Voss’ title was his second consecutive. Ju took Voss down with 41 seconds left in the third round to tie it at 4-4, but Voss registered a one-point escape with 19 seconds left and fended off Ju’s takedown attempts in the final 19 seconds to preserve the victory.

Lee said he wasn’t concerned, even when Ju tied the match late in the third round.

“Nobody is going to hold Matt down, and nobody is going to take him down two times in a match, so I wasn’t worried,” Lee said.

Voss said he expected Ju to be the toughest wrestler he faced this year.

“I have been wrestling Mason Ju ever since we were kids,” Voss said. “We know each other pretty well, so I expected a difficult match. He never puts himself in danger on the mat.

“I felt pretty confident I could escape,” he said. “I wasn’t particularly worried about having to stand up.”

Bartelson sank in a half-nelson with 29 seconds left before she pinned Reece for the championship.

Puyallup assistant coach Bryan Bartelson, Jordyn’s father, said he was proud of his daughter.

“Jordyn is a finisher,” he said. “When she puts them on their back, it’s usually done. Peyton is a really tough wrestler, and she came to wrestle. It was a great finals match.”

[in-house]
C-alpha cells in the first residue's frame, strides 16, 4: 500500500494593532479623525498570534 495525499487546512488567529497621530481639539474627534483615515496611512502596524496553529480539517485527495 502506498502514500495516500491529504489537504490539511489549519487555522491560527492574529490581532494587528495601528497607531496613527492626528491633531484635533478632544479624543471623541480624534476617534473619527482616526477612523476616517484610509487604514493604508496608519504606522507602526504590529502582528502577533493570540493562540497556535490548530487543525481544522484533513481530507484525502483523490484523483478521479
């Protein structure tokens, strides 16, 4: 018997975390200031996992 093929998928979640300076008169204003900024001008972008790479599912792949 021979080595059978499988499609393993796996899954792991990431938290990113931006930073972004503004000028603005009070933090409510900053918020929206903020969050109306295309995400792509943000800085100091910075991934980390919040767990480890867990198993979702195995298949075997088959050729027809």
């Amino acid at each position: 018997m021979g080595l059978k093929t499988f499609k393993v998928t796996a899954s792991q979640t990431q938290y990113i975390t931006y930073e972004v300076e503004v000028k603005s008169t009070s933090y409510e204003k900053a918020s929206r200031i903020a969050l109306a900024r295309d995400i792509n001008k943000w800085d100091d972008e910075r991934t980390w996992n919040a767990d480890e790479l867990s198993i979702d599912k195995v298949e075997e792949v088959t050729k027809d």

Jordyn said she wasn’t overconfident, despite going into Mat Classic as a defending champion.

“My dad told me to come in here and be really humble, because anyone can beat you on any given day,” she said. “When I got the half-nelson, I just had to squeeze and get the job done. It’s really exciting.”

Brenenstahl faced a familiar foe in Bethel’s Logann Bearrs for the title. He led 3-2 in the second round before he locked in a head-and-arm move and put Bearrs on his back.

Shortly afterward, Brenenstahl finished off the pin.

Rogers head coach David Johnston said Brenenstahl has perfected the move.

“Try to stop it is all I’ve got to say,” Johnston said. “When he was young, we tried to adjust it and change it. Now we just embrace it, coach him up to hit it better.